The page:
Prompt: While drunkenly setting up your avatar for a simulated world, you find a developer’s Easter egg and end up with the rarest character class in the game. There is only one: the village idiot.
I was at a point in my life where I was doing a lot of things drunk. It was like a game; how intoxicated could I be while still getting the task done and not getting noticed? I shopped for sweaters drunk. Hiked drunk. Even coded drunk. It’s very strange to look at a program written by an intellectually-meandering version of yourself. It’s like seeing a toy train’s tracks cross over each other a hundred times, and never in the same place.
I did these things drunk because there was nobody to stop me. I used to date, back in high school. The school had its own online dating service, as they pretty much all do these days, and they stuck me with some nice people, but it was like two Easter eggs of a similar color bumping into each other in the basket. We were nice together. We were fun together, but we didn’t share anything. We had our shells; there was simply no fluid exchange.
If there had been, there might’ve been somebody looking out for me when I tumbled and cracked into the real world. I got a job making algorithms that randomly generate internet greeting and birthday cards. I get to be slightly creative, but the work mostly involves letting the computer pull variations out of what I’ve done. It’s a lot of sitting and a lot of waiting. A lot of time for drinking and for gaming.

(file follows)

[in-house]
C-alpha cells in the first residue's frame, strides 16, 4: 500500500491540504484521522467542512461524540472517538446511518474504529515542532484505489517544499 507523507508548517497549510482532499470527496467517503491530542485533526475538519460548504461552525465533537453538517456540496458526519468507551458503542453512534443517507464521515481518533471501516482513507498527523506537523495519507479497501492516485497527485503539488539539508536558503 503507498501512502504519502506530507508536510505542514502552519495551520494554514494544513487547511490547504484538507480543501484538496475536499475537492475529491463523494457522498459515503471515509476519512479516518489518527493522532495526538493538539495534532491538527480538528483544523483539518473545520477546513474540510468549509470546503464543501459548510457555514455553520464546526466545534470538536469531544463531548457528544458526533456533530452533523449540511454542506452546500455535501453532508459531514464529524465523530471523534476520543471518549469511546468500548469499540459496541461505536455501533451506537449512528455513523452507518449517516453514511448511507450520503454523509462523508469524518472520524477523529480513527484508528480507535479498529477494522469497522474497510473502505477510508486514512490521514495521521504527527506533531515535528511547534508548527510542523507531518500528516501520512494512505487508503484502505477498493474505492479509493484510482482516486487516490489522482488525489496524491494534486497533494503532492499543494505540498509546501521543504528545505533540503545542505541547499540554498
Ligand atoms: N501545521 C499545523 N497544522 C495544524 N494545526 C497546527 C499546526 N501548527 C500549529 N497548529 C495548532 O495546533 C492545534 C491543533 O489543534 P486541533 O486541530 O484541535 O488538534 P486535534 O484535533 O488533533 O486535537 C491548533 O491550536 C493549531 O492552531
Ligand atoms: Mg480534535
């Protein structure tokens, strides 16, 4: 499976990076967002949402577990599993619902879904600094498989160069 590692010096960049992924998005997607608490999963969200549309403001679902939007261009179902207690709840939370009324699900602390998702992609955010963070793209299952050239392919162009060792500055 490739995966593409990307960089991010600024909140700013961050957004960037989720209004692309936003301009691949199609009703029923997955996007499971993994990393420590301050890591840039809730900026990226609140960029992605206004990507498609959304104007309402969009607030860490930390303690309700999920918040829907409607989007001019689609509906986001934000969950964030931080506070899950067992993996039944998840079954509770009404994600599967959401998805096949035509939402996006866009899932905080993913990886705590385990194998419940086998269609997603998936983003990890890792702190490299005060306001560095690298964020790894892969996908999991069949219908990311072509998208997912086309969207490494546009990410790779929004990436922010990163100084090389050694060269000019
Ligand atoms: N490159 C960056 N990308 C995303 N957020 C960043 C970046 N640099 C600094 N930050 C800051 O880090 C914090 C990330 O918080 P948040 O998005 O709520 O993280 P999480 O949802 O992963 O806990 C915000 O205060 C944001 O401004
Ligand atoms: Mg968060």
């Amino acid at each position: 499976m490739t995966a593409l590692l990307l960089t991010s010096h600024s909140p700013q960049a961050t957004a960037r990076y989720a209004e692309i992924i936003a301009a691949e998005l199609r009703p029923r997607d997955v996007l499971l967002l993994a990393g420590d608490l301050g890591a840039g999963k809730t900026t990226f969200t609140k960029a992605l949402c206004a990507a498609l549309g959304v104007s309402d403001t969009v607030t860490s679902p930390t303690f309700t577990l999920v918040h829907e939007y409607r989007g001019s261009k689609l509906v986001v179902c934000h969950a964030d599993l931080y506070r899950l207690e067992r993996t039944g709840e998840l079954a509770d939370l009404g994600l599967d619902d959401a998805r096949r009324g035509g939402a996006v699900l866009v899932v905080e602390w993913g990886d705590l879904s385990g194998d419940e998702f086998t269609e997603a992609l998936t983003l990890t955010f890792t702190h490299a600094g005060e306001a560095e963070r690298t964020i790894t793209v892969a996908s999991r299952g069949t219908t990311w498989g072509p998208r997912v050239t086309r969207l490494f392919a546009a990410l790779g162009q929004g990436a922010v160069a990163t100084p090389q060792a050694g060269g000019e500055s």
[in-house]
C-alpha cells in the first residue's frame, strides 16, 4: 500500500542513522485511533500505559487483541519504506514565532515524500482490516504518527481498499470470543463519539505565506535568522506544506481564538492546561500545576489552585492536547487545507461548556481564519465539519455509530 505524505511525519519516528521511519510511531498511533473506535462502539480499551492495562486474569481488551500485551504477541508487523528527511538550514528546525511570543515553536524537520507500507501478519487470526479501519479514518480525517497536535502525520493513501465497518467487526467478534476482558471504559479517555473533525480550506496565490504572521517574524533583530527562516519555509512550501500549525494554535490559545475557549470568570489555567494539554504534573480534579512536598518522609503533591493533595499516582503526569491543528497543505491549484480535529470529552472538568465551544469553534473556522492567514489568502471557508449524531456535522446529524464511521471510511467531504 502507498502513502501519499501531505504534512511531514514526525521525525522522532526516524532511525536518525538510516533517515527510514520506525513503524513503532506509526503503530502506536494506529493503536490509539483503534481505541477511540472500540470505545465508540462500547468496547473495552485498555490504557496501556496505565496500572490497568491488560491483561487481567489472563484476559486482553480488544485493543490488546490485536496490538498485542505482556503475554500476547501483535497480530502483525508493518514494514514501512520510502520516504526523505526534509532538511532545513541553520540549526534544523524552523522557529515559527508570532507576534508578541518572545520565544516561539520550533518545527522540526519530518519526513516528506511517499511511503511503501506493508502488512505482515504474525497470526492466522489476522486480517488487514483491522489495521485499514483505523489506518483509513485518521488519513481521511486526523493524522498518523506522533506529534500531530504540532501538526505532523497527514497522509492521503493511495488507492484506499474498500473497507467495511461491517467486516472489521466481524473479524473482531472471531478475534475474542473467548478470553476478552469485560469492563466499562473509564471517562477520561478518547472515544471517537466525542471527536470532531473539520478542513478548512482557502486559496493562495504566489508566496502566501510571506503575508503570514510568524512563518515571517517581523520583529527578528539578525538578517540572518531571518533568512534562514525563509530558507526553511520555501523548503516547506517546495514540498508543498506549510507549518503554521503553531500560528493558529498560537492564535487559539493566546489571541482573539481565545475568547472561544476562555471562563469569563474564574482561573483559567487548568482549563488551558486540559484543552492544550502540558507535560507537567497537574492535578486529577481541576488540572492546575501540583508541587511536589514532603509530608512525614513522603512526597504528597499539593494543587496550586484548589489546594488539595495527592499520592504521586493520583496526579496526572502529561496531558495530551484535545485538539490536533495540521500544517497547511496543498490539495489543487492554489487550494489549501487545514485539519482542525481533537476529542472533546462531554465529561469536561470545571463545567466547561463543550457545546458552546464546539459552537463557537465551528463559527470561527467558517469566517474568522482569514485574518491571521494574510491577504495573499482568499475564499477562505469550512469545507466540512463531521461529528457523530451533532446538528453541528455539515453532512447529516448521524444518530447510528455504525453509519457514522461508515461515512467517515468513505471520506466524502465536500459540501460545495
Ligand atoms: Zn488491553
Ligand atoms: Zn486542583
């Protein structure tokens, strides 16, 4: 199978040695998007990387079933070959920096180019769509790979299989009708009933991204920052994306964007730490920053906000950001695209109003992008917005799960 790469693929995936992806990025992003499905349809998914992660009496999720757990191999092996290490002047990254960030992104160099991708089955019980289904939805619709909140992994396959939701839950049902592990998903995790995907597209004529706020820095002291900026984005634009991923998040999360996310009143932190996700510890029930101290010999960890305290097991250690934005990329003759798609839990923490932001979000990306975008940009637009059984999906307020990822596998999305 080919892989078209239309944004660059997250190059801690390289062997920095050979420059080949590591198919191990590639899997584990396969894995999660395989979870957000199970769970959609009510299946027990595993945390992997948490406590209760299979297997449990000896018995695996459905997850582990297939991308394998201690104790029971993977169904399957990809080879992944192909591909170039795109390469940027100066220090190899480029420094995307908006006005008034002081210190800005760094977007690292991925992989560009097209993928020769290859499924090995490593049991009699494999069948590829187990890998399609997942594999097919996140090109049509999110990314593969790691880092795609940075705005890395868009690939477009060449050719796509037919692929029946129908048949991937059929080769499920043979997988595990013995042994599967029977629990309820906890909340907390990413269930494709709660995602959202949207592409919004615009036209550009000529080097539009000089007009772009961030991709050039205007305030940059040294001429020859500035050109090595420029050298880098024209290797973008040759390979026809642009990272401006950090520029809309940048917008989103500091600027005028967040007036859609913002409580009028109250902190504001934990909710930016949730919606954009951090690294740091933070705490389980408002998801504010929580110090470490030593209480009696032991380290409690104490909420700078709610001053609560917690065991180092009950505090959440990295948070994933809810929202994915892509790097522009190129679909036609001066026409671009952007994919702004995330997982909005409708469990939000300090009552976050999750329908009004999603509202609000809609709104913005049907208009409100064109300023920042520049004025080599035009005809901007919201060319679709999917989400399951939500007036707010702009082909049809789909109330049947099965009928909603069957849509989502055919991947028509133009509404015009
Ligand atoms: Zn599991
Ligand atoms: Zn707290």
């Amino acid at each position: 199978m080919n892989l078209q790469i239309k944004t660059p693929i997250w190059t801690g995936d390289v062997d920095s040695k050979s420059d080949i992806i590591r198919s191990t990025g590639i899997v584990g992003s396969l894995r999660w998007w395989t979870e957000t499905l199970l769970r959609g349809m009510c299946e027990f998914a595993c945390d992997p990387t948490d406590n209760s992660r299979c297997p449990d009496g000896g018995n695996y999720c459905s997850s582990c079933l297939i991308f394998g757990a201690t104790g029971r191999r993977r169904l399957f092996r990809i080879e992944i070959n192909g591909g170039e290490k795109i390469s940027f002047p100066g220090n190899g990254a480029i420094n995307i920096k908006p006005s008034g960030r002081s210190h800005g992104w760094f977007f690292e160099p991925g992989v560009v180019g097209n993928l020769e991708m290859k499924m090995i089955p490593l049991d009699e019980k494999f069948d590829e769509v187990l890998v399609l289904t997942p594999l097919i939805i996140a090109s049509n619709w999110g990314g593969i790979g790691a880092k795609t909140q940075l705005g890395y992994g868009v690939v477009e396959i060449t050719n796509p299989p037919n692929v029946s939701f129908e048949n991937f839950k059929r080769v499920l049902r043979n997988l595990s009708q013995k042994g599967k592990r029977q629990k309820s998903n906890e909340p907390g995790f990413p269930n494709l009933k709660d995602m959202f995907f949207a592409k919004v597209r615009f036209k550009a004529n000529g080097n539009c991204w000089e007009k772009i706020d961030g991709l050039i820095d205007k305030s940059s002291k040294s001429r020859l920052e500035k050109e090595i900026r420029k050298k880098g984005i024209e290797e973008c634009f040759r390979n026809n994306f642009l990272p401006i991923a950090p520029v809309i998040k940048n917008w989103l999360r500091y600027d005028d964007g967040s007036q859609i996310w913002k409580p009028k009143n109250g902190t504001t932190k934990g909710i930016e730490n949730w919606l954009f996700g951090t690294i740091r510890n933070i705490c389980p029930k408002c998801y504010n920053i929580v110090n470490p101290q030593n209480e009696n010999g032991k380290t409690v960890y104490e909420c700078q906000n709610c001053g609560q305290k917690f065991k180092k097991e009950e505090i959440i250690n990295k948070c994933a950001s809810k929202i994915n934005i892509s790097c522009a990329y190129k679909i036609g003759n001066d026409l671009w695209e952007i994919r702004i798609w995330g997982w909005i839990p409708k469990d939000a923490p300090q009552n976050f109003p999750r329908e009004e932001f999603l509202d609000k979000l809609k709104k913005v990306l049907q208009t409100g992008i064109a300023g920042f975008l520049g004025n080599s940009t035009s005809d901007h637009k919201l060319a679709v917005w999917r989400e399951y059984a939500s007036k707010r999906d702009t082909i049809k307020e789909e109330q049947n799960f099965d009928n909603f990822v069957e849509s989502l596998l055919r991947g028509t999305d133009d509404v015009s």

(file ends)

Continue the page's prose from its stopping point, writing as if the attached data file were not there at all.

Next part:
My problem got really out of control on the first day where I combined those two. Work was dead; I was the only one even in the office. I could work on debugging the turkey-shaped Thanksgiving cards from home, the randomness tended to make the ‘turkeys’ shaped more like unholy monstrosities from the eleventh dimension, but I was trying to escape my noisy downstairs neighbors anyway.
There was time to kill and I’d already killed a bottle of wine. What would be my next victim? My wandering hands stumbled across my virtual reality headset. Drunk me made programs that were different animals. Drunk me would certainly be a different sort of player as well. I looked around one final time to make sure I was alone, and then slipped the set onto my head.